The science behind snowflakes

The science behind snowflakes

ROCHESTER, N.Y. (WROC) — Snowflakes aren’t just those pretty shapes you see falling from the sky, or what people tape to their windows in the winter. Complex processes alter snowflakes to form all different types of snow. Snow falling from light and fluffy to wet and heavy has a lot to do with the type of hydrometer.

Two things are true if it snows; It’s cold and there’s humidity. Once you add a storm system, like a nor’easter, some lake effect, or a cold front, you get snow. Now let’s talk about what those “snowflakes” look like. As temperatures drop, ice crystals form differently based on the physical processes occurring in the cloud.

The typical snowfall ratio is 10/1, and ten inches of snow will melt into one inch of rain. Heavy, wet snow means a low snow percentage, for example 1/5 or even 1/3. This snow is hard to shovel, sticks to everything, and is bad on the roads. Temperatures are often close to 32 degrees.

On the other hand, you have light and fluffy snow. 20/1 and sometimes 30/1. This holds a lot of air, is easy to scoop, impossible to make a snowball, and often comes with really cold air.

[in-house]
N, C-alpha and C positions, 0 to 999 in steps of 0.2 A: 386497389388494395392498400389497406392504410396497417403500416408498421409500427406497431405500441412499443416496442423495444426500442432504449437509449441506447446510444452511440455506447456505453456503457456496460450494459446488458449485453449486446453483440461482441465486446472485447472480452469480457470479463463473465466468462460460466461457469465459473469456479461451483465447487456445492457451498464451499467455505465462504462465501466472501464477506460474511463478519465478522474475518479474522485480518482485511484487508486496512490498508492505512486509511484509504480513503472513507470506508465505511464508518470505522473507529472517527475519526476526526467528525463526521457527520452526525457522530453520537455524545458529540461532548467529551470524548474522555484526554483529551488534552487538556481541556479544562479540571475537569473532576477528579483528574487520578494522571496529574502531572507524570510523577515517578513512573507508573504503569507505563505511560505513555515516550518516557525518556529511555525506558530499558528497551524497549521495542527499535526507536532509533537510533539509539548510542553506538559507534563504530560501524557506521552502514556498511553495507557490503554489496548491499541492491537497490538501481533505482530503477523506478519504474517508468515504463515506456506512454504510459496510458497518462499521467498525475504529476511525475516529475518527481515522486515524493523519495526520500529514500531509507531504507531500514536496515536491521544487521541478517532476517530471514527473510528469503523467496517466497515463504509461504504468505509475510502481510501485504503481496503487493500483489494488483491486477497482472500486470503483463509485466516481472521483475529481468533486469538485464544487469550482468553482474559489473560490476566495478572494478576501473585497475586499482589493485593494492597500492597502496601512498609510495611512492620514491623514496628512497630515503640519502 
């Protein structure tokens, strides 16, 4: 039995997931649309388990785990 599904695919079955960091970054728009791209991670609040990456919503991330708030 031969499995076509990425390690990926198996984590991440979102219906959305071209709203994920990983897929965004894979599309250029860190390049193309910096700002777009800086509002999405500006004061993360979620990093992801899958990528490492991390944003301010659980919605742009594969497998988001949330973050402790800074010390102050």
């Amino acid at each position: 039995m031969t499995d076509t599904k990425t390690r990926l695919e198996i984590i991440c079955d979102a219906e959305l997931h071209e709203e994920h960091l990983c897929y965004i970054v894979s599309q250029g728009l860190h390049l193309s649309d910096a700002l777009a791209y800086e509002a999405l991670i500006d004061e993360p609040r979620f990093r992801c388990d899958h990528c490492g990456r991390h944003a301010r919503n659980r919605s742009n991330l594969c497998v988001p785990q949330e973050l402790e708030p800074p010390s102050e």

Dr. Ken Lebrecht, a professor of physics at Caltech, manipulated temperature and humidity in order to form and photograph these snowflakes. This shows the intricacies and magic that comes with each individual snowflake.

There are many other factors that contribute to the type of snowflake, such as different temperatures in different layers, upward motion, wind direction, lake effect, and more.

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About the Author: Irene Alves

"Bacon ninja. Guru do álcool. Explorador orgulhoso. Ávido entusiasta da cultura pop."

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